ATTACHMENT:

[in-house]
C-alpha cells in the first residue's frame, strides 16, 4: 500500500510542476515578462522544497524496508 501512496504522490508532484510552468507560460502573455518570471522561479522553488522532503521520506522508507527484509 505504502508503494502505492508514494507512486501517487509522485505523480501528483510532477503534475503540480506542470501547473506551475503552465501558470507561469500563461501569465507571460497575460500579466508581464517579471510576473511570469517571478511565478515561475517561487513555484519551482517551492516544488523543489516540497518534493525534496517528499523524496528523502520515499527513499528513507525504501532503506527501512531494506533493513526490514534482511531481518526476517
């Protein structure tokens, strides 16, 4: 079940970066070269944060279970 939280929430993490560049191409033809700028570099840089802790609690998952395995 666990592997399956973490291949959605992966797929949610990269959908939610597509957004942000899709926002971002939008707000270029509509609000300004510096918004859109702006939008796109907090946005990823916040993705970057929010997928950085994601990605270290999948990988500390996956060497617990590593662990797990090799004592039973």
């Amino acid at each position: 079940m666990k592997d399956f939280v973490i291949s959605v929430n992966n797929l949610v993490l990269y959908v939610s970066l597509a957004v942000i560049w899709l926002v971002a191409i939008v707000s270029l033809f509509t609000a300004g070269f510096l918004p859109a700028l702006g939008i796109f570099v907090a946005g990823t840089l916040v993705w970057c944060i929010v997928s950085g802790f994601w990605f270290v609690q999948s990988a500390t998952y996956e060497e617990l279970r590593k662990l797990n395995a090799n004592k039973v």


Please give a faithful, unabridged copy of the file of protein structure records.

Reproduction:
[in-house]
C-alpha cells in the first residue's frame, strides 16, 4: 500500500510542476515578462522544497524496508 501512496504522490508532484510552468507560460502573455518570471522561479522553488522532503521520506522508507527484509 505504502508503494502505492508514494507512486501517487509522485505523480501528483510532477503534475503540480506542470501547473506551475503552465501558470507561469500563461501569465507571460497575460500579466508581464517579471510576473511570469517571478511565478515561475517561487513555484519551482517551492516544488523543489516540497518534493525534496517528499523524496528523502520515499527513499528513507525504501532503506527501512531494506533493513526490514534482511531481518526476517
């Protein structure tokens, strides 16, 4: 079940970066070269944060279970 939280929430993490560049191409033809700028570099840089802790609690998952395995 666990592997399956973490291949959605992966797929949610990269959908939610597509957004942000899709926002971002939008707000270029509509609000300004510096918004859109702006939008796109907090946005990823916040993705970057929010997928950085994601990605270290999948990988500390996956060497617990590593662990797990090799004592039973």
């Amino acid at each position: 079940m666990k592997d399956f939280v973490i291949s959605v929430n992966n797929l949610v993490l990269y959908v939610s970066l597509a957004v942000i560049w899709l926002v971002a191409i939008v707000s270029l033809f509509t609000a300004g070269f510096l918004p859109a700028l702006g939008i796109f570099v907090a946005g990823t840089l916040v993705w970057c944060i929010v997928s950085g802790f994601w990605f270290v609690q999948s990988a500390t998952y996956e060497e617990l279970r590593k662990l797990n395995a090799n004592k039973v």